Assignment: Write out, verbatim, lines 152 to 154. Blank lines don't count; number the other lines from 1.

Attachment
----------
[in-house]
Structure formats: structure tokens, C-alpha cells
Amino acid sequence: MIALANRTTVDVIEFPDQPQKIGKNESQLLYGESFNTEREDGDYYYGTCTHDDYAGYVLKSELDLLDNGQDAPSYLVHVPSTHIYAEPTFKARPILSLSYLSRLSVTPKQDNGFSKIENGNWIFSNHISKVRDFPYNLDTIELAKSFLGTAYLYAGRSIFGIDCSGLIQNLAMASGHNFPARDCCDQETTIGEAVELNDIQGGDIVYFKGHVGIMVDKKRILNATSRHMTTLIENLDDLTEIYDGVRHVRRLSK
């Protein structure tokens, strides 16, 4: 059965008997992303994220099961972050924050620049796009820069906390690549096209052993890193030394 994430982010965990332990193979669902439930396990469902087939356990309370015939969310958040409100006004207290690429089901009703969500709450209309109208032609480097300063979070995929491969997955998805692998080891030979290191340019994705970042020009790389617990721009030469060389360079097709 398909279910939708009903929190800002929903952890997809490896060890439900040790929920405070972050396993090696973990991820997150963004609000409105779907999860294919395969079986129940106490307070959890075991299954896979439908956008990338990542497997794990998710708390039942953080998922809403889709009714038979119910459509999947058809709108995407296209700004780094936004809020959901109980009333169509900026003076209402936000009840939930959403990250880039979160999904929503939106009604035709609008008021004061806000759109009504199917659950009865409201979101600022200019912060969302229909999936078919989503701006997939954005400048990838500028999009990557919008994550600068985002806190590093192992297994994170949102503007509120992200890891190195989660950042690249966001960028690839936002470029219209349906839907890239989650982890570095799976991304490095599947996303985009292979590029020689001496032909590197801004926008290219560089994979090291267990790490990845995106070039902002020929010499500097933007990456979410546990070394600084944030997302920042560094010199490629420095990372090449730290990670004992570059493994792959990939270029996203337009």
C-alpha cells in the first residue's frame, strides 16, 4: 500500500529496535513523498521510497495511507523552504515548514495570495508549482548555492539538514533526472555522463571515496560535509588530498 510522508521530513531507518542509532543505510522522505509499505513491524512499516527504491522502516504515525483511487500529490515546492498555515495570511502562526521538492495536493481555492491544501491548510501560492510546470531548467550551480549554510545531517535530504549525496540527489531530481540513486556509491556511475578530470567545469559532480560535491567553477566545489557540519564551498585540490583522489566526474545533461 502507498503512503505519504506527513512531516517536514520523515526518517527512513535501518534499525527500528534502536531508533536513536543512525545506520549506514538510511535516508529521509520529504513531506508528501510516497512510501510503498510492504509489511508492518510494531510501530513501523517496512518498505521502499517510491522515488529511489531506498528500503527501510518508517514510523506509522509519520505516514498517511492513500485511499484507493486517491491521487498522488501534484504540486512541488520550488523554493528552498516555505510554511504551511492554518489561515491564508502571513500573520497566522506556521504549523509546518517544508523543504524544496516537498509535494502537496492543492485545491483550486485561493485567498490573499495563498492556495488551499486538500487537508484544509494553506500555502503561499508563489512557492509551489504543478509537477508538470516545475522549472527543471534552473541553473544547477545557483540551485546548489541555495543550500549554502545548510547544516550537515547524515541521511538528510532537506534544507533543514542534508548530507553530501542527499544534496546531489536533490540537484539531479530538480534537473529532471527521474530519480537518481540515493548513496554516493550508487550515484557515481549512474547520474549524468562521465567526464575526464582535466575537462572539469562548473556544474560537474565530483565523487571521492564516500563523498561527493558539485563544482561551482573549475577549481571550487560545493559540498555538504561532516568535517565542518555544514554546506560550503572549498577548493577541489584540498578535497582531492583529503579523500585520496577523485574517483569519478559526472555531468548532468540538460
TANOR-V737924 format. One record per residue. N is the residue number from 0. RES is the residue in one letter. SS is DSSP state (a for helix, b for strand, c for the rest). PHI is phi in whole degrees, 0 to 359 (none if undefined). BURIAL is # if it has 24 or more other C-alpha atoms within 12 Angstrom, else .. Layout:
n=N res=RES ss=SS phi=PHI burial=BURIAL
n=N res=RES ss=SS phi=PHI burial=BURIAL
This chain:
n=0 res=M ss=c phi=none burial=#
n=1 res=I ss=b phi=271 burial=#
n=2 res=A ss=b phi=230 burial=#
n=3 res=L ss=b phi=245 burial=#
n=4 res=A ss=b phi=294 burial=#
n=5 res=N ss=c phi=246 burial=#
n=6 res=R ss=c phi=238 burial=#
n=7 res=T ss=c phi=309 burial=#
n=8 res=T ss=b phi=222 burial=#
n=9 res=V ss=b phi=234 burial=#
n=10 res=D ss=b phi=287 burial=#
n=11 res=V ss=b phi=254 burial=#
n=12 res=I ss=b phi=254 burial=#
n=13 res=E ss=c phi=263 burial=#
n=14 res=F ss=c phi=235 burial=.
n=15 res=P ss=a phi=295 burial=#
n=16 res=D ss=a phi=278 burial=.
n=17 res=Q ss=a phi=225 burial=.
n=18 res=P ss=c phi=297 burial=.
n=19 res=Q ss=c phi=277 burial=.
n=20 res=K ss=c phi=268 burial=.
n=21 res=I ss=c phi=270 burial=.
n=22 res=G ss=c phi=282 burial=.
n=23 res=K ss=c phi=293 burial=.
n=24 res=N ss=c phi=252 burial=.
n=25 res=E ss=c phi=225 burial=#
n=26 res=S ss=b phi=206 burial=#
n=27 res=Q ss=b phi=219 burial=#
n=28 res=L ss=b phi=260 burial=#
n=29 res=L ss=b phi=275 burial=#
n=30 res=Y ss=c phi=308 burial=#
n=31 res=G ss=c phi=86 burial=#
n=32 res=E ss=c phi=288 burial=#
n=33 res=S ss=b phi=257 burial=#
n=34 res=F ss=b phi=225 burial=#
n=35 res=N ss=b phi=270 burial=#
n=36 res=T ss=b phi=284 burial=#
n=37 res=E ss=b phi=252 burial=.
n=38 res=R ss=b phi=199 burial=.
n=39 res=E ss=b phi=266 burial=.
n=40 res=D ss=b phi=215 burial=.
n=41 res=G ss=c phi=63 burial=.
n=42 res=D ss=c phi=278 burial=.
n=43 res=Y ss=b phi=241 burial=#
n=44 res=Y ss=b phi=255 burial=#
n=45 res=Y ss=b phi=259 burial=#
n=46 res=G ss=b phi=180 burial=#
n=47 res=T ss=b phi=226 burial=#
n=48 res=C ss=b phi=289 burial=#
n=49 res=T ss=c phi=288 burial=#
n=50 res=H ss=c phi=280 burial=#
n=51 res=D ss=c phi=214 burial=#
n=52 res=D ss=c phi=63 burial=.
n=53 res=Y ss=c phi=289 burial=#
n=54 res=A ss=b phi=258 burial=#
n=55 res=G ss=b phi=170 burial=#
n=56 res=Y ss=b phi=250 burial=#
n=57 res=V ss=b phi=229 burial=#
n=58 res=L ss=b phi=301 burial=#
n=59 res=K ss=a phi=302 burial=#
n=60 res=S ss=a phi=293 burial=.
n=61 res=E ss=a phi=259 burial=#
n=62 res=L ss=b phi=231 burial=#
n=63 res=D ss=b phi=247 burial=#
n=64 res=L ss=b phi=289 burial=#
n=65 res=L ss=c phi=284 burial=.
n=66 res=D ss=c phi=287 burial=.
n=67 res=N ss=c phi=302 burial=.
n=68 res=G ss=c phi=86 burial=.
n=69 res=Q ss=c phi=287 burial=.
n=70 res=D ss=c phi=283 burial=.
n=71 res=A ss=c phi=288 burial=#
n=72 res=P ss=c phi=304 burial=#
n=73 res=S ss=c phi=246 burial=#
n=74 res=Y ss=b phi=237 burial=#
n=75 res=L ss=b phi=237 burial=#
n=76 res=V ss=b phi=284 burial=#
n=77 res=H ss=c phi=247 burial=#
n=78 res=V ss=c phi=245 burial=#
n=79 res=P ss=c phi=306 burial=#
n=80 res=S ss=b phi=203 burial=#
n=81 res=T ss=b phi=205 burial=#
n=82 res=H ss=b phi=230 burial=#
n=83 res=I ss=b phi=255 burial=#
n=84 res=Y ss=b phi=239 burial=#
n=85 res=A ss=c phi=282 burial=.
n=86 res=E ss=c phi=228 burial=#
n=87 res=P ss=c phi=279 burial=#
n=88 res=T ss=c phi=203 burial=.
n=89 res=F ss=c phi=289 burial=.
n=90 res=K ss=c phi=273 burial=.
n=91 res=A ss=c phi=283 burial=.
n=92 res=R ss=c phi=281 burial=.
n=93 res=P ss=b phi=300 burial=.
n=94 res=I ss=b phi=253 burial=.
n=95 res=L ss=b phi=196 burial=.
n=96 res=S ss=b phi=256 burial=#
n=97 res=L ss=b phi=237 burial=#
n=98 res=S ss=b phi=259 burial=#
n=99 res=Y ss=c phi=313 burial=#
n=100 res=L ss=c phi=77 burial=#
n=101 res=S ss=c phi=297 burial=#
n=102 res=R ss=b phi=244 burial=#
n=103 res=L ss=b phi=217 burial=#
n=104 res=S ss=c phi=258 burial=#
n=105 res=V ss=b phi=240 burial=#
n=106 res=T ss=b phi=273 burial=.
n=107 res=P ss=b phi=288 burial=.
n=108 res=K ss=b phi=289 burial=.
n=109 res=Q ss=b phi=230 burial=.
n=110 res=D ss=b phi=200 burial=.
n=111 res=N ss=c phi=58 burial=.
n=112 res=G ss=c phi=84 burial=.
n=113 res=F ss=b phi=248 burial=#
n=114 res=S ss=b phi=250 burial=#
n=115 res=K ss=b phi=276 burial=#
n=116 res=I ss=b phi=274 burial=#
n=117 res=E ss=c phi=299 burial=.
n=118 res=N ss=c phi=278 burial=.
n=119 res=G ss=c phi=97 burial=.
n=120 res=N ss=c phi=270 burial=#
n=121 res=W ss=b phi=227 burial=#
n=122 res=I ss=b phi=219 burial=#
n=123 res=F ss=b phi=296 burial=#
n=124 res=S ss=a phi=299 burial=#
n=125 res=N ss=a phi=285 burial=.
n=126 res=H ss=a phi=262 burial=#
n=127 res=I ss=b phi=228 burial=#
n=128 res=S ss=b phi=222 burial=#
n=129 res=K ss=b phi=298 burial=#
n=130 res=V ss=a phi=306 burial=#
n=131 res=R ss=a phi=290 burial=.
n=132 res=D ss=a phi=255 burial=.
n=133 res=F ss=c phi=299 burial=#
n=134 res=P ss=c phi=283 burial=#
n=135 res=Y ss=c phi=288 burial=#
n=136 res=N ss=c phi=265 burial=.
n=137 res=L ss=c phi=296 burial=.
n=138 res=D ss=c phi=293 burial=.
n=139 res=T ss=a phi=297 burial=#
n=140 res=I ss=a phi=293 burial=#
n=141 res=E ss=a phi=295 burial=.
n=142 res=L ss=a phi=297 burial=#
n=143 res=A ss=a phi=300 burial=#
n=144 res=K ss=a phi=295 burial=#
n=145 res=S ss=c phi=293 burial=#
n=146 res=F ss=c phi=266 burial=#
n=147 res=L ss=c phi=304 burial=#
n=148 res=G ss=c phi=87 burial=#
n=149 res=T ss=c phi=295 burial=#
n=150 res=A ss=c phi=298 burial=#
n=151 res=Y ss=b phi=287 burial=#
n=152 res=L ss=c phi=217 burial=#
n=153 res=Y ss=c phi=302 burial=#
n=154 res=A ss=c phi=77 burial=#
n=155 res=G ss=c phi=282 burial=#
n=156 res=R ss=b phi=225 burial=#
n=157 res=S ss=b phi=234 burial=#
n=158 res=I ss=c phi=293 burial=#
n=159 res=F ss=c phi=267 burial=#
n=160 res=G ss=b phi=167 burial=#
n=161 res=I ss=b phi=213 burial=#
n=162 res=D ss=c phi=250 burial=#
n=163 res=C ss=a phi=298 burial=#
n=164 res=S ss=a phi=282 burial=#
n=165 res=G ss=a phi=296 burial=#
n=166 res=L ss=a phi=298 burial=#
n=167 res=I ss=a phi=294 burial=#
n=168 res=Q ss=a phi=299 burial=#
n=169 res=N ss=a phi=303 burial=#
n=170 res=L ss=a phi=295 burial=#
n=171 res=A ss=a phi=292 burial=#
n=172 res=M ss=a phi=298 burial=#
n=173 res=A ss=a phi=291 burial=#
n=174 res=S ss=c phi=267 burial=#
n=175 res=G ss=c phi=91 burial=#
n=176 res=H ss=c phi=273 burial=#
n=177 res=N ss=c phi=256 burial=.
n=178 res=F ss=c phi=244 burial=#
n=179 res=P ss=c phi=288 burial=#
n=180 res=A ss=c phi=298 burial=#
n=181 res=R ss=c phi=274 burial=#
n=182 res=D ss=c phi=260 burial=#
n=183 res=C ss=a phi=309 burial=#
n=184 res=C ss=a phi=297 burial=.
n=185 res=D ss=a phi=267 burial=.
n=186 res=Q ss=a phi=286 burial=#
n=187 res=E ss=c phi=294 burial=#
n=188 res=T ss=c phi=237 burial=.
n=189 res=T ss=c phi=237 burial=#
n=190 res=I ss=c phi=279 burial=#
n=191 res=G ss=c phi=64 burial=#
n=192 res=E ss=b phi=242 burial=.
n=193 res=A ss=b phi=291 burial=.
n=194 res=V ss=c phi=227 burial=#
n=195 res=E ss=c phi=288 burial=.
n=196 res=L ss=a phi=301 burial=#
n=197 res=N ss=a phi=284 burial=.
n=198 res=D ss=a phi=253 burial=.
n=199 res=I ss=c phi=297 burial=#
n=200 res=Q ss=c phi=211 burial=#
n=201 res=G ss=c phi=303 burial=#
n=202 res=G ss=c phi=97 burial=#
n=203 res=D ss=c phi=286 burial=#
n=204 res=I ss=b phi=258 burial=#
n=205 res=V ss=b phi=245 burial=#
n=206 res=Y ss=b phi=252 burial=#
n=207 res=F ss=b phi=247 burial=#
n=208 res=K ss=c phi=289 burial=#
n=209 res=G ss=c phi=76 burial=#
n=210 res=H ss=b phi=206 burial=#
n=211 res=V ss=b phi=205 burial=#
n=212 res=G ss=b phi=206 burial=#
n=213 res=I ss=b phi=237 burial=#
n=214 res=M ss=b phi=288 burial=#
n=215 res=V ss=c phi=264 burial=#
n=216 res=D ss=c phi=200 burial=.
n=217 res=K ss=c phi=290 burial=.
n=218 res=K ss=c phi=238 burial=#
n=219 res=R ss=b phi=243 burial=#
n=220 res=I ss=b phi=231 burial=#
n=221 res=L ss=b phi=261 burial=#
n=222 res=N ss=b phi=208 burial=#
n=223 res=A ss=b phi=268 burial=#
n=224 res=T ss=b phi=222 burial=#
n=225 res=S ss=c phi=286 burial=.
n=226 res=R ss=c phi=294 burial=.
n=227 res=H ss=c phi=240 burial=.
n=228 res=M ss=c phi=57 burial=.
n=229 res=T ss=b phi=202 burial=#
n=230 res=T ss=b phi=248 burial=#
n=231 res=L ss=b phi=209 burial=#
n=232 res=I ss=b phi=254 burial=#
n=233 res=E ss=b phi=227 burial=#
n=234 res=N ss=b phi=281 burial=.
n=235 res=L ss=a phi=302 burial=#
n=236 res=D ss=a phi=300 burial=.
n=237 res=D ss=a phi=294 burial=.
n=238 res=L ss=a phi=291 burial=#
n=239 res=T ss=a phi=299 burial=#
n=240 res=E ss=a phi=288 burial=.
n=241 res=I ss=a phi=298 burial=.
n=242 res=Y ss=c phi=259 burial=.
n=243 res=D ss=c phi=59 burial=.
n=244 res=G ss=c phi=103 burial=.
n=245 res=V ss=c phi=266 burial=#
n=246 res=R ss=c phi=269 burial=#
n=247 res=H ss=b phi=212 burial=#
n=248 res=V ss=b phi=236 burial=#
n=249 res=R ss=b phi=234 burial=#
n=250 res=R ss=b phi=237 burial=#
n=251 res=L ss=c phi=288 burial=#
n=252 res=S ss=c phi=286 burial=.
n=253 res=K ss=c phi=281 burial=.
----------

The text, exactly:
n=142 res=L ss=a phi=297 burial=#
n=143 res=A ss=a phi=300 burial=#
n=144 res=K ss=a phi=295 burial=#